Appearances can be deceiving, and not everyone who falls toward either end of the spectrum looks like a typical introvert or extrovert. For example, most extroverts enjoy and benefit from time spent alone, even though they get more energy from other people and the world around them. Some extroverts might also come across as shy, says Kashdan, meaning “you like attention, but the runway is longer to get the plane up in the air.”
Conversely, someone who falls more toward the introverted side might genuinely enjoy a big party or a conversation with a stranger and still identify more with introversion if their energy is drained after socializing. Kashdan sees introverts act extroverted when they’re speaking on one of their interests or something they’re passionate about, noting that in any sort of one-on-one situation, it’s hard to tell whether someone is an introvert or extrovert.
Whenever I make new connections or acquaintances, for example, people are surprised to discover that I’m more introverted since I’m also social and energetic. And, like most of the population, I’m not a true introvert but rather an ambivert—I like making new connections and interacting positively with the world around me, but I like spending time in my head just as much.
Another useful concept is to see introversion and extroversion as a continuum—the more you have of one trait, the less you have of the other, but you always have at least a little of both. Or, think of it as being left or right-handed. While one hand is dominant, the other one is far from useless.
Why Does This Matter?
So, why do any of these labels matter? Since we’ve established what constitutes introversion and extroversion, plus the fluctuating nature of it all, labeling yourself isn’t important here—but knowing yourself is.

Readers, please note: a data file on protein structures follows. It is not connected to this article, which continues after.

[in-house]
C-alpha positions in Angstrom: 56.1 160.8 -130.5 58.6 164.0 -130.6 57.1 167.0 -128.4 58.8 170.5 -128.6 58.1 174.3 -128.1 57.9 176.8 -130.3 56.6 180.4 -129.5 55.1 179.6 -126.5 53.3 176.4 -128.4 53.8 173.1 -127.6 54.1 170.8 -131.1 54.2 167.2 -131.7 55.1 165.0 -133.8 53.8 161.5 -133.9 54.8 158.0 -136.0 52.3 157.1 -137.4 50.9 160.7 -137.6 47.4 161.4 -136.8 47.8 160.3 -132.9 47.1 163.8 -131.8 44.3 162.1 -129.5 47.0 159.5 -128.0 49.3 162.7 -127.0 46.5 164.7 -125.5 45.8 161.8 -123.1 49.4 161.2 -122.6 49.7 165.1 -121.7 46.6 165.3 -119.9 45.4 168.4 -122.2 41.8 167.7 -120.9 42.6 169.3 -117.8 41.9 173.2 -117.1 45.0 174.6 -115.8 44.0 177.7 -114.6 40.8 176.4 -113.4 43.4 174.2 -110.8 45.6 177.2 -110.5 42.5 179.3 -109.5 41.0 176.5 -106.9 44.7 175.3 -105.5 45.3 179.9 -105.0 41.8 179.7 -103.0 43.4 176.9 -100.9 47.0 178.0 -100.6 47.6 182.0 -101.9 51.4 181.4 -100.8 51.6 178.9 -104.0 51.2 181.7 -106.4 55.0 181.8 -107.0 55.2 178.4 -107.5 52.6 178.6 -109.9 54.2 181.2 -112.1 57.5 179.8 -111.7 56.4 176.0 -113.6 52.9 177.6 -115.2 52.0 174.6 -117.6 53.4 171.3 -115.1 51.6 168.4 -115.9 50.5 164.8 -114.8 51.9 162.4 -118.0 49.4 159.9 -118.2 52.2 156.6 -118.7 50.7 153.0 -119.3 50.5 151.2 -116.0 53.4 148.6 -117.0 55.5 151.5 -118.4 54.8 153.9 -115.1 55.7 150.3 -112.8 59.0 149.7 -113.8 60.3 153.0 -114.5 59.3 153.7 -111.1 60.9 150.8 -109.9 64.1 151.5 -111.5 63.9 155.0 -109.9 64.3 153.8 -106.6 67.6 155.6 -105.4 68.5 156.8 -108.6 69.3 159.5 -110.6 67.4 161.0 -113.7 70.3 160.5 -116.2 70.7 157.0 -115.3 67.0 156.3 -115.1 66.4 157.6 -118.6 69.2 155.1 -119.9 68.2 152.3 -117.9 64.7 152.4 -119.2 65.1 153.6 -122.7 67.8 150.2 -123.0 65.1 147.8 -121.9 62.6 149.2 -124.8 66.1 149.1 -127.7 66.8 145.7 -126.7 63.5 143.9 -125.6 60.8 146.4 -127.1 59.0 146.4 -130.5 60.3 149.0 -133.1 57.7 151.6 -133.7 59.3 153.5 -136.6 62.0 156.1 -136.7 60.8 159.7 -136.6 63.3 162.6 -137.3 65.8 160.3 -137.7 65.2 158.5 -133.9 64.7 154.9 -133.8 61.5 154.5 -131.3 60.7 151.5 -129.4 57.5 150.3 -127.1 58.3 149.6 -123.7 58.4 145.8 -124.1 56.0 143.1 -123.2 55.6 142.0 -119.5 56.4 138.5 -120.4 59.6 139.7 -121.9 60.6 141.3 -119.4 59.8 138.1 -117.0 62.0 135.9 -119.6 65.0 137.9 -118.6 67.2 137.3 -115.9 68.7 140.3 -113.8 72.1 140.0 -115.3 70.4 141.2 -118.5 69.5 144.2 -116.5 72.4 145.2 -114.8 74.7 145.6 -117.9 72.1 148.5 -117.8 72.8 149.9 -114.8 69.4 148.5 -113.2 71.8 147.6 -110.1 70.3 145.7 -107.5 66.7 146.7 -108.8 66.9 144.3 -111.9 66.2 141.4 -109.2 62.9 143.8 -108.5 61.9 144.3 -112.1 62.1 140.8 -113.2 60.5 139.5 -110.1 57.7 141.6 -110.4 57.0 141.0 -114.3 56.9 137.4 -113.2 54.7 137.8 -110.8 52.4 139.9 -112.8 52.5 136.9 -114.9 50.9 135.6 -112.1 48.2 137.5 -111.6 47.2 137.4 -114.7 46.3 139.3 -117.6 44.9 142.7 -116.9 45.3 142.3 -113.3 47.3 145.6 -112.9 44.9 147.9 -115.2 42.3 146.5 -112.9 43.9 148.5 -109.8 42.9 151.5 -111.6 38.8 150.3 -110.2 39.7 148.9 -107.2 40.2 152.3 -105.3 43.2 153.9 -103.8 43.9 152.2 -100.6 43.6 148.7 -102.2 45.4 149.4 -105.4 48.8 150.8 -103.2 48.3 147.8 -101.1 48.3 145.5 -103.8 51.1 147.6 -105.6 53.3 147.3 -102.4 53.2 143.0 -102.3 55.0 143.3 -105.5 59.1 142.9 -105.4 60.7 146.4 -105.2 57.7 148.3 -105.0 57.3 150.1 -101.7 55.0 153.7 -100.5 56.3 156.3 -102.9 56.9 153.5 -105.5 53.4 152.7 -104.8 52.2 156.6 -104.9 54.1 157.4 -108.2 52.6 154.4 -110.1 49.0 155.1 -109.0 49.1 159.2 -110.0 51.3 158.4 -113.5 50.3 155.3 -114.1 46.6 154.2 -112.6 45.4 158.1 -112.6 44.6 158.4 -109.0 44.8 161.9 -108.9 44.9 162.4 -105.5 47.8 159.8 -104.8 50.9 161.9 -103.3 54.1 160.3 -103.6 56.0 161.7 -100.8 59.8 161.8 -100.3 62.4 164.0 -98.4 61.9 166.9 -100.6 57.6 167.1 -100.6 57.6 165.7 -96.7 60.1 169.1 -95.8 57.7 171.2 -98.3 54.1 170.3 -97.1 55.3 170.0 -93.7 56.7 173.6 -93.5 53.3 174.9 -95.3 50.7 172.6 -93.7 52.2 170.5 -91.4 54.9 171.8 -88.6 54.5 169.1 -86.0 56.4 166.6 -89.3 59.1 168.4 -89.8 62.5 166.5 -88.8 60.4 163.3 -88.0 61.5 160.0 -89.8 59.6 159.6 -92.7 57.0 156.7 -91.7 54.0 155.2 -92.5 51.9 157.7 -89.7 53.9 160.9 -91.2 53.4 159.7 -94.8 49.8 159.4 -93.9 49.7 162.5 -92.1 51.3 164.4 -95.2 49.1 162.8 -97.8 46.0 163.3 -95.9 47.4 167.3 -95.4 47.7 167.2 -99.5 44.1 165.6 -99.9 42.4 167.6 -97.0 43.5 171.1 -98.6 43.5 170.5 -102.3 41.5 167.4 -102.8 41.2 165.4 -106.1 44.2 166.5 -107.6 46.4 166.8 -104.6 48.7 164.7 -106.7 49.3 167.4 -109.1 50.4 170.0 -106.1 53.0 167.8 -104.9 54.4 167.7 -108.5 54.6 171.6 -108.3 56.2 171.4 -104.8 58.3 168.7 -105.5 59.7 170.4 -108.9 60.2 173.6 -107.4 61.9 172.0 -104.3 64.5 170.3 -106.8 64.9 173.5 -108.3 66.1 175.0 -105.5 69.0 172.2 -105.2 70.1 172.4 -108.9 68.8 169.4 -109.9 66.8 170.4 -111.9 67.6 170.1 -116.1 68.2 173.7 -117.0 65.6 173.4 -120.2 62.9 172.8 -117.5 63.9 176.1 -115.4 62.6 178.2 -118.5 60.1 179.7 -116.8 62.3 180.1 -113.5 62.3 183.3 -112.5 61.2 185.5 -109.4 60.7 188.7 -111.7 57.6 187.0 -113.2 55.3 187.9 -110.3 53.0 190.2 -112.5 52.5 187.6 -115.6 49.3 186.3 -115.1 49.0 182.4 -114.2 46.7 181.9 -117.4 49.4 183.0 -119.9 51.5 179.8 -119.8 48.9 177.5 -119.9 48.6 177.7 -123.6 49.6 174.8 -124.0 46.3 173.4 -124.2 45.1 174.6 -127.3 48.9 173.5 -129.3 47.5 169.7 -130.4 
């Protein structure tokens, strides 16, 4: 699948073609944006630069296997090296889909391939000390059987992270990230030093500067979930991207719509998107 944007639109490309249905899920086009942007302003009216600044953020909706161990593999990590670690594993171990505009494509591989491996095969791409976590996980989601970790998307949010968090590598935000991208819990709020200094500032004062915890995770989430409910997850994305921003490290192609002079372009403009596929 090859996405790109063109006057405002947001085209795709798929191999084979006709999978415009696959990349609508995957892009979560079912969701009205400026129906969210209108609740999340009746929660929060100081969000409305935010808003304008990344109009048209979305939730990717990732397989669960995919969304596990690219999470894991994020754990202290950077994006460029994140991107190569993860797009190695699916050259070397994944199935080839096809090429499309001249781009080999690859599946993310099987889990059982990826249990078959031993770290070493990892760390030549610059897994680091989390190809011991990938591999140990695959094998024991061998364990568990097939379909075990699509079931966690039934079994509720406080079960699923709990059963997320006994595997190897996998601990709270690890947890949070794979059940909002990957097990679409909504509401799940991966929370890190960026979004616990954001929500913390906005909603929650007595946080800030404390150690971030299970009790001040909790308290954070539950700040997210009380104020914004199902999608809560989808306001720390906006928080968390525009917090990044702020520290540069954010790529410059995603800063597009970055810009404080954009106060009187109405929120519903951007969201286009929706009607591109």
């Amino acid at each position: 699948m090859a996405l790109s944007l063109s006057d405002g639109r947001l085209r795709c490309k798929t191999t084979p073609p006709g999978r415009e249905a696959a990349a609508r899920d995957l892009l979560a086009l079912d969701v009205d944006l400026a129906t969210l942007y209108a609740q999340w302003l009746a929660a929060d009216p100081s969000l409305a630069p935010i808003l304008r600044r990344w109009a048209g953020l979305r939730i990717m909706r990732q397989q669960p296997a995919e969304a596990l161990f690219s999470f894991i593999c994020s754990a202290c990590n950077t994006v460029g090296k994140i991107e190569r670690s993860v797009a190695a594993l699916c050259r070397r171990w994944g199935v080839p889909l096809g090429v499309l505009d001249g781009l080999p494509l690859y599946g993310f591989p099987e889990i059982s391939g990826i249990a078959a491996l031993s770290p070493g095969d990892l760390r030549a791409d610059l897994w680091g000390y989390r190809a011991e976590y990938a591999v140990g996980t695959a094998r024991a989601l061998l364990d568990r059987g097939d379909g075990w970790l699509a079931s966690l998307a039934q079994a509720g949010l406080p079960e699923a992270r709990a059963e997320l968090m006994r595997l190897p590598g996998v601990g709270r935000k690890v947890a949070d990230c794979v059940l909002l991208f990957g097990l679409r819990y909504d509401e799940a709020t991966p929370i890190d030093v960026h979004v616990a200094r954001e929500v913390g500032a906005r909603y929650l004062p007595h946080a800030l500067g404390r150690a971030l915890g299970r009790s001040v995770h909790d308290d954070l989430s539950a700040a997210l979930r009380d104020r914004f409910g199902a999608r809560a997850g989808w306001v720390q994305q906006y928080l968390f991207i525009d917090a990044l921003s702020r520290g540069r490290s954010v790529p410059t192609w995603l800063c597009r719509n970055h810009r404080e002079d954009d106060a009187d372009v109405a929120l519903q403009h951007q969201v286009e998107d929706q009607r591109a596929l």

“There’s no real benefit to describing yourself as an introvert or extrovert,” says Kashdan, explaining that he prefers identifying the situations where he might act one way or the other.
Think back to the settings described at the outset of this article, plus any other situations you might find yourself in daily—with large groups of friends, small groups of friends, with a colleague, with new acquaintances, with your partner, a situation with a power imbalance, a romantic situation, etc. Which side of our personality is drawn out, the introverted or the extroverted side, largely depends on the place.
Knowing yourself, how you react in different settings, and what you need to function at your best is key here. When you know that a situation will drain you, you can prepare in advance and avoid scheduling activities back to back to alleviate the risk of burning yourself out. Identifying which settings might bring you energy is helpful, too—you’ll know when you can expect to have the most energy, and you can focus it accordingly.
Most importantly, don’t pigeonhole yourself. Identifying as strictly one type or the other can be a self-fulling prophecy. Even folks who are true introverts or true extroverts can exhibit both personality traits, and this attitude leads to the most fulfilling social experiences.
Natalie Gale is a Boston-based freelance journalist. When she’s not writing about art, food, or sustainability, you can find her biking to the farmers’ market, baking, sewing, or planning her next Halloween costume. Say hi on Instagram!